Leicester mayor apologises for breaking lockdown rules

Sir Peter Soulsby
Image caption Sir Peter Soulsby admitted he had made an "error of judgement"

The mayor of Leicester has apologised for "an error of judgement" after it was revealed he broke lockdown rules twice by visiting his partner.

Sir Peter Soulsby admitted visiting Lesley Summerland and staying at her house overnight before government guidelines allowed it.

The Sun on Sunday published pictures of the former Leicester South MP fitting a window to Ms Summerland's home.

Sir Peter said "far more influential people" had flouted the lockdown rules.

At the beginning of lockdown, England's deputy chief medical officer warned against partners living in separate households meeting up.

For that reason, Dr Jenny Harries said couples might wish to consider testing "their strength of feeling" and moving in together during lockdown.

However, Sir Peter, a 71-year-old Labour politician, said that would not have been practical as he was continuing to work and his partner of five years needed to be "available to support her family".

The widower said the couple had been separated for five weeks but then "Lesley became ill" with a recurring condition that was not related to coronavirus.

He said he spent three nights at her home at the end of April - the peak of the pandemic so far in the UK.

He spent a further four nights to "secure the property" by fixing a window at the front of her house in May.

Speaking to BBC Radio Leicester, he said he apologised for the error of judgement and admitted "it was setting a very bad example".

However, he added: "I don't think anybody would claim that there was anything in my behaviour that ran any risk whatsoever of spreading the virus.

"It can be certainly interpreted as against the spirit of the lockdown, if not against the regulations."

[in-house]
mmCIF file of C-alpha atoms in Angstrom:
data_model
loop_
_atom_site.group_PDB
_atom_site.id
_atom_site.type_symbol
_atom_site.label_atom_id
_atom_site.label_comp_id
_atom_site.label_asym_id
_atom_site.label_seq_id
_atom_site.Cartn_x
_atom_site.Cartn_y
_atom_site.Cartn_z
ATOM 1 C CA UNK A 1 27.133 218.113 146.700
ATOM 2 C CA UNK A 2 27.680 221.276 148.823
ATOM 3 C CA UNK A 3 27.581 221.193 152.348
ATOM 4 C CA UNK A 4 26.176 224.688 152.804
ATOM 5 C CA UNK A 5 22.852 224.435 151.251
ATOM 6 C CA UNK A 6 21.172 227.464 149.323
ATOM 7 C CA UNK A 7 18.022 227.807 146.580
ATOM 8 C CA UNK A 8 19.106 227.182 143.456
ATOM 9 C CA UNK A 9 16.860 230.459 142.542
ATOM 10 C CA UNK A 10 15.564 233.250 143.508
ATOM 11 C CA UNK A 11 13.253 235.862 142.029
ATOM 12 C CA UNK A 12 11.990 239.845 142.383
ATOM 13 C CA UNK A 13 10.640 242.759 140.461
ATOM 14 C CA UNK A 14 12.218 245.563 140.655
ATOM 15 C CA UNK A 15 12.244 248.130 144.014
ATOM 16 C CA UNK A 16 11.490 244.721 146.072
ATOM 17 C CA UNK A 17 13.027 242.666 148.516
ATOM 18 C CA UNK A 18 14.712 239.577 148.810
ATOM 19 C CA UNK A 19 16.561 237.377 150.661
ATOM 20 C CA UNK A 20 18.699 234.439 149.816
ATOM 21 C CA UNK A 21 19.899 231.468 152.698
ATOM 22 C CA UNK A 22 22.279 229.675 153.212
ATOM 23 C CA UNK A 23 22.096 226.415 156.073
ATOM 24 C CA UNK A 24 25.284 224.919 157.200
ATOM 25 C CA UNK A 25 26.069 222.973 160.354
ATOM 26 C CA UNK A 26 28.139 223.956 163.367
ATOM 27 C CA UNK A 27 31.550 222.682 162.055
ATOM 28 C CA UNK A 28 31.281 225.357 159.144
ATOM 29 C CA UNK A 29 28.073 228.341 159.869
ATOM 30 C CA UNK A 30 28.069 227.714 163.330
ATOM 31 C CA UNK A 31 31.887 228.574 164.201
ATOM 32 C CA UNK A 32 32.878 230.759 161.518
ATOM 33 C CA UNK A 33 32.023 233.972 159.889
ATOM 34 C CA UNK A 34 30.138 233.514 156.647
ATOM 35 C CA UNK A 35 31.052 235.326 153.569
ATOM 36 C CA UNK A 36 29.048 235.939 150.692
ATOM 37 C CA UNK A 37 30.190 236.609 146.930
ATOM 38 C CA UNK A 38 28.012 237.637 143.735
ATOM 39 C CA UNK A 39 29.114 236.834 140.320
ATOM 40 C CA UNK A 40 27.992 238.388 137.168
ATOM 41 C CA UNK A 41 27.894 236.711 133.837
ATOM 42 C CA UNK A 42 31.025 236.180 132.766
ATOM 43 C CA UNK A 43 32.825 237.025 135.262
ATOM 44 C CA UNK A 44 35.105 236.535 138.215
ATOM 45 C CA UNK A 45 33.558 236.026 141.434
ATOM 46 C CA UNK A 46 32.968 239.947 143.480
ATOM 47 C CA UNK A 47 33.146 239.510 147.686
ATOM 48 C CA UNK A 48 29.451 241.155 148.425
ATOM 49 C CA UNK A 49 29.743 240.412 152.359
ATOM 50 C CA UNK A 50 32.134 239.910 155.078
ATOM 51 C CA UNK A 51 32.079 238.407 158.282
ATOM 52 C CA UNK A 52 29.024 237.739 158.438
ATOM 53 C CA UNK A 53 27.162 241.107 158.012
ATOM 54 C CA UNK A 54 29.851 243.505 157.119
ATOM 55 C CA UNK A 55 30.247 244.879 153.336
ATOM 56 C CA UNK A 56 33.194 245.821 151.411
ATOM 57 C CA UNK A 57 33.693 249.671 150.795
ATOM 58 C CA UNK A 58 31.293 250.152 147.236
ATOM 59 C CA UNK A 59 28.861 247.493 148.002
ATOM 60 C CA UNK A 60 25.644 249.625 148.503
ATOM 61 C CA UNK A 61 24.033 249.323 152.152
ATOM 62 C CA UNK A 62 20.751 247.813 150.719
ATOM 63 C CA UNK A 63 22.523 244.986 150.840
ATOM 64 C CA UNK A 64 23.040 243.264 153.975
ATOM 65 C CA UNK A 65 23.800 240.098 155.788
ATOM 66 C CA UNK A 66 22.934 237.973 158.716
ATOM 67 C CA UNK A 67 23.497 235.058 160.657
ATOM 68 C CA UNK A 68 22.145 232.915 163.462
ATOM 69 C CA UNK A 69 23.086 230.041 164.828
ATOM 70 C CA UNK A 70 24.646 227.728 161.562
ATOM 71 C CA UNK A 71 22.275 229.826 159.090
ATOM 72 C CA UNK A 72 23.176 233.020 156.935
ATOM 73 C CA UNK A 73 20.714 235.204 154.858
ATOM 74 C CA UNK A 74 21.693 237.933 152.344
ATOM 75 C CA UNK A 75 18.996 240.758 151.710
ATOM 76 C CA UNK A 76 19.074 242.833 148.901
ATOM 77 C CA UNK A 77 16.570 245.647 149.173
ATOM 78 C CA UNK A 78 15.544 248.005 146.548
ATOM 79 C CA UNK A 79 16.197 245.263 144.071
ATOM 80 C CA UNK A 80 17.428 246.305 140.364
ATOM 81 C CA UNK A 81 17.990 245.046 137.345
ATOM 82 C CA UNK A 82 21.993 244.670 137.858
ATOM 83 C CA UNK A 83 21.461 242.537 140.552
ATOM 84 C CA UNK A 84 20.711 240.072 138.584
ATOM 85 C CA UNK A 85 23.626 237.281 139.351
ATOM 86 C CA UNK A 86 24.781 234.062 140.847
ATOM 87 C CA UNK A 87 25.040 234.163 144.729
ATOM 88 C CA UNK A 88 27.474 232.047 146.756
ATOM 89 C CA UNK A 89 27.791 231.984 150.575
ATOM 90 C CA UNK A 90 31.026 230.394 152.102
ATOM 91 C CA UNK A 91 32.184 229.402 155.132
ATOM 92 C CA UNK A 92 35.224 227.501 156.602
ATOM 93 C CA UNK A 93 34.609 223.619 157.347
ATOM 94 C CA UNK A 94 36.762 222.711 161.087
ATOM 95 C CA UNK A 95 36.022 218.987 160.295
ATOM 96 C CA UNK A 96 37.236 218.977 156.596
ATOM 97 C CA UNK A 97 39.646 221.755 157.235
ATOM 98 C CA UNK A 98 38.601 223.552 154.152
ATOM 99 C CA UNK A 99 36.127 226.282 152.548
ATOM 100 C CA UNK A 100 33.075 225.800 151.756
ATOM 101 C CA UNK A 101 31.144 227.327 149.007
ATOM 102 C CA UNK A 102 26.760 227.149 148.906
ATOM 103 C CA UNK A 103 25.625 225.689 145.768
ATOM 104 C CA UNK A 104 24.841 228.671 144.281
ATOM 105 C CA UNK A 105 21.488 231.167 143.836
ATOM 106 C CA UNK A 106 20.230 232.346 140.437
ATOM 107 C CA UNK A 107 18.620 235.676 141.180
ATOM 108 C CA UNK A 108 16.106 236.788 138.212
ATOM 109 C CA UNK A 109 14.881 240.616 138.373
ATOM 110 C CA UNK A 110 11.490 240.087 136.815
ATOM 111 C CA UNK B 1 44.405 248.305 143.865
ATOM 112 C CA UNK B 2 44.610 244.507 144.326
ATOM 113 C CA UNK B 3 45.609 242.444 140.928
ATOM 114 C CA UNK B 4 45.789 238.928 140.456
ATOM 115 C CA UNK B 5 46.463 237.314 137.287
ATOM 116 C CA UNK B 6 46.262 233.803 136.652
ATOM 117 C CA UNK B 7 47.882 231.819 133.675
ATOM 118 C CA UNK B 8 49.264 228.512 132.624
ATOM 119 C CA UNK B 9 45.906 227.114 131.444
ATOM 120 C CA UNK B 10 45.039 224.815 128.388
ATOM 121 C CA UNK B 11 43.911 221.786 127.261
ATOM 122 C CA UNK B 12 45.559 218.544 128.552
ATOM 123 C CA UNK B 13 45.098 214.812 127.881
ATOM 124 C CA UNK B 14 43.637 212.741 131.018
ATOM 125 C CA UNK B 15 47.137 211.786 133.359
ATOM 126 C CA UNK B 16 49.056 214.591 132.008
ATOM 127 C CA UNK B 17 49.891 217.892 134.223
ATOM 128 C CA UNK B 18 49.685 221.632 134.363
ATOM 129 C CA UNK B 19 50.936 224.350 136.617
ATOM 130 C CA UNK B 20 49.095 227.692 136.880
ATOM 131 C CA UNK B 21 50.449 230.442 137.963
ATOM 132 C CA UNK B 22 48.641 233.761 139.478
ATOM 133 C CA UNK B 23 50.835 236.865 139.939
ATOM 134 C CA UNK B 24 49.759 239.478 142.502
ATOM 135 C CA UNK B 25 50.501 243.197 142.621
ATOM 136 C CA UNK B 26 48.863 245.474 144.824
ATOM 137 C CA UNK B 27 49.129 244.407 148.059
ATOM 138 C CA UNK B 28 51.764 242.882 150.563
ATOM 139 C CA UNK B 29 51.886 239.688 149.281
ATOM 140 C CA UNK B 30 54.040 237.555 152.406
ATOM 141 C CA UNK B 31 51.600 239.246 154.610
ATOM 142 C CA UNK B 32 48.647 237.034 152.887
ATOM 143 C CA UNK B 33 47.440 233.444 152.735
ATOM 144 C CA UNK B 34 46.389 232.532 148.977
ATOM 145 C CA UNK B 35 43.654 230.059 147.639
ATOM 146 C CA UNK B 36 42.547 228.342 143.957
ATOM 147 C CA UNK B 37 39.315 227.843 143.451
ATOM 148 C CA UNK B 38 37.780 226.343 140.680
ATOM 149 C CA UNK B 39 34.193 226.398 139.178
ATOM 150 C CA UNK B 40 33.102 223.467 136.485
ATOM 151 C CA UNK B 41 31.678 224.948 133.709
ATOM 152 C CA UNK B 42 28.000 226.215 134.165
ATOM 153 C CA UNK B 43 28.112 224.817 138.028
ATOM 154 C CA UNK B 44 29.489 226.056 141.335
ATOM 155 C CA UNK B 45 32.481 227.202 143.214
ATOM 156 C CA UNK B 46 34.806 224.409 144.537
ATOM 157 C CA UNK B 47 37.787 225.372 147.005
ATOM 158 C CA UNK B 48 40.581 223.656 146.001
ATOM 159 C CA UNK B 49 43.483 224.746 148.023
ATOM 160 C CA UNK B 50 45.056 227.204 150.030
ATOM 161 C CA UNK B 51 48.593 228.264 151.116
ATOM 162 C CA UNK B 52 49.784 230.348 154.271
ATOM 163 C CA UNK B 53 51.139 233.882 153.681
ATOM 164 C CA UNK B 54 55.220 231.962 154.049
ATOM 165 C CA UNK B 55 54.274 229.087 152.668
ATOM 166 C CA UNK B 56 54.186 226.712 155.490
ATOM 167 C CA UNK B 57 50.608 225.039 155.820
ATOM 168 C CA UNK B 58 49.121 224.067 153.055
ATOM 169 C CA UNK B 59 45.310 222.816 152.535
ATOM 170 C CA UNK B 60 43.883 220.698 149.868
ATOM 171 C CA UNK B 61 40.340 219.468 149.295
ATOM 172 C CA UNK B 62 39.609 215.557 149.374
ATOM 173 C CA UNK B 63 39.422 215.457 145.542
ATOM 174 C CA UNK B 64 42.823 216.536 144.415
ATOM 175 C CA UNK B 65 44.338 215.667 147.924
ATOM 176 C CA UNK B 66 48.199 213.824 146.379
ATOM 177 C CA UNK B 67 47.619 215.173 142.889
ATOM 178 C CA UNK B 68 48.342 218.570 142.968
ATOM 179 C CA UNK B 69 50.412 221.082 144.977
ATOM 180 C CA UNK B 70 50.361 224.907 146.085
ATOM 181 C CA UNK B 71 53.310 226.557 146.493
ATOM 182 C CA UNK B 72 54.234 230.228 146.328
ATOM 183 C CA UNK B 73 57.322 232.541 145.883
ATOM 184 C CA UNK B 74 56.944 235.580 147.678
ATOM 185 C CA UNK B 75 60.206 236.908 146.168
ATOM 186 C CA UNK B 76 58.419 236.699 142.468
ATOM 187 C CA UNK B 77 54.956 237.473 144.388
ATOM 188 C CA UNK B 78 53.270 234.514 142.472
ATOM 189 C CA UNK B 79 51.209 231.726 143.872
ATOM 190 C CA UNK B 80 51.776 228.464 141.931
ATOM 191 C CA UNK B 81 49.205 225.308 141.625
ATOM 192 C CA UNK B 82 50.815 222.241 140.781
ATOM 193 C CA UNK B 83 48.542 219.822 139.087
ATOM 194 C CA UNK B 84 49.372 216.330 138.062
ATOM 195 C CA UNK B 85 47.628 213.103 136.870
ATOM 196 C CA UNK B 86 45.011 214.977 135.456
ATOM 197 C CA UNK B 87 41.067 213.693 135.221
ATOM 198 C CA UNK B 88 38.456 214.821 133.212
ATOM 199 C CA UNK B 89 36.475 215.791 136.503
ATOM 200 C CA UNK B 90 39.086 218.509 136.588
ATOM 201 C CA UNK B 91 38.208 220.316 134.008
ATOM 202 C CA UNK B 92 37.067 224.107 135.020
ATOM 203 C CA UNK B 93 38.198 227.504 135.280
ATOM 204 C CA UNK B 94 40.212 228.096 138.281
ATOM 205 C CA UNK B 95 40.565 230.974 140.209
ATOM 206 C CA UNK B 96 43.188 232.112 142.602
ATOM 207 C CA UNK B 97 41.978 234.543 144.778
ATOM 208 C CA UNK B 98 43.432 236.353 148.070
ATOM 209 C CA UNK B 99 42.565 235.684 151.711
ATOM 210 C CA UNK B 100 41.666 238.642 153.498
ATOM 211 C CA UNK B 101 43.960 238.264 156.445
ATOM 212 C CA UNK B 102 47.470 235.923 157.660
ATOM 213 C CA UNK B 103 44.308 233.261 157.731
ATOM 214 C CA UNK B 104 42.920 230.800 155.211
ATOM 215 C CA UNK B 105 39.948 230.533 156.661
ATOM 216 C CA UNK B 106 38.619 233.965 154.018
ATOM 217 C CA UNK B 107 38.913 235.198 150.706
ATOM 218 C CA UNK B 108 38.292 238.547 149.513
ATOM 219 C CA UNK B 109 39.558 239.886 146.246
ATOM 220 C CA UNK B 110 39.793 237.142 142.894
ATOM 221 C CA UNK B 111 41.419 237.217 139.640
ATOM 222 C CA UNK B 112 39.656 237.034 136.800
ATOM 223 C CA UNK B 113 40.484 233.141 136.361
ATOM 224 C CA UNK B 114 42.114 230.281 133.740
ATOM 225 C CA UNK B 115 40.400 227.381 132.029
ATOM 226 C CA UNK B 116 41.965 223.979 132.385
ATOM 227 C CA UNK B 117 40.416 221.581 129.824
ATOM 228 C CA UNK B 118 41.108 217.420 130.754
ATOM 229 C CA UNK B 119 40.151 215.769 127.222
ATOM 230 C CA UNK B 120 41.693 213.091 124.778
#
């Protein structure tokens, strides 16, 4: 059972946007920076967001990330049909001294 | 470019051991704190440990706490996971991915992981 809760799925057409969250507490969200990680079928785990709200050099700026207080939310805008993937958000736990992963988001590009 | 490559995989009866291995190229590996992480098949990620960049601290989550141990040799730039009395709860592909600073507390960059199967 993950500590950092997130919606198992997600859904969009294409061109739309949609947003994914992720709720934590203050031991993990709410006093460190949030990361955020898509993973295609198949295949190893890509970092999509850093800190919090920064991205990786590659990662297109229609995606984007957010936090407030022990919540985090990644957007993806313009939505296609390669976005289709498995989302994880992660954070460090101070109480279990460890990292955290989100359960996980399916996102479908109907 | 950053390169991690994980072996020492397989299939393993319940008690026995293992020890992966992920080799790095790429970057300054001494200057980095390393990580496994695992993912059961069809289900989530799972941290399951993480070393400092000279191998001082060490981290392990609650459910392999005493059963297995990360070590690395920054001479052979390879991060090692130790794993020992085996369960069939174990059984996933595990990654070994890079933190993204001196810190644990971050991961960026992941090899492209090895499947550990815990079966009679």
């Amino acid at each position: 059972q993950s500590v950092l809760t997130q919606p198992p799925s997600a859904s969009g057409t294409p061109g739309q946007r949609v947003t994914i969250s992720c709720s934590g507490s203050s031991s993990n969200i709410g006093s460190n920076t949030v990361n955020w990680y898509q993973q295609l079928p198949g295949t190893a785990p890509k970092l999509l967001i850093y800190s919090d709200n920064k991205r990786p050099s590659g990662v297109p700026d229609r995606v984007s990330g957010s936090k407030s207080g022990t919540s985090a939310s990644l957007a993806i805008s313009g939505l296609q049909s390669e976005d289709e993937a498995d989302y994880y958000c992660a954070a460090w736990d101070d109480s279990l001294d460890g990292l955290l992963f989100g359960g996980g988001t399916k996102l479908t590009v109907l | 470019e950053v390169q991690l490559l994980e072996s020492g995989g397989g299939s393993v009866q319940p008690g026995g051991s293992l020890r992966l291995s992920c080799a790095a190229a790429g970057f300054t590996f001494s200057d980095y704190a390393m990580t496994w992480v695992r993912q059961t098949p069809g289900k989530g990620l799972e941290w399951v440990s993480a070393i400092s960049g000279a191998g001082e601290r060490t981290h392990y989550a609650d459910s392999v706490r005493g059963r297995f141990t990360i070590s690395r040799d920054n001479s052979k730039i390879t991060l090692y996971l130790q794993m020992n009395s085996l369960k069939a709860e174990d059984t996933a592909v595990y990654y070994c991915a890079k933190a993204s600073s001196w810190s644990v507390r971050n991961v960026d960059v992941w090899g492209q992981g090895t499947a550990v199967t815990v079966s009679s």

He said he had been "ready to apologise" unlike "some of the high-profile people who are far more influential in setting policy about this than I am".

In March, Sir Peter reiterated government advice by telling residents to stay at home and only go to work if their job was considered essential.

Leicestershire Police said officers spoke to Sir Peter at a police station yesterday and "advice was given in relation to the government guidelines".

The force said since the allegations related to potential historical breaches of lockdown restrictions, no further police action would be taken.

It said the decision was "in keeping" with how any report of a historical breach would be dealt with.

Leicester Conservatives described Sir Peter's breach of the regulations as "clear hypocrisy" and called on councillors and MPs to demand his resignation.

City councillor Lindsay Broadwell, Labour, also tweeted: "This merits a resignation in my book."

Sir Peter said he hoped his fellow councillors did not "rush to judgement".

Follow BBC East Midlands on Facebook, Twitter, or Instagram. Send your story ideas to eastmidsnews@bbc.co.uk.

More on this story

Related Internet links

The BBC is not responsible for the content of external Internet sites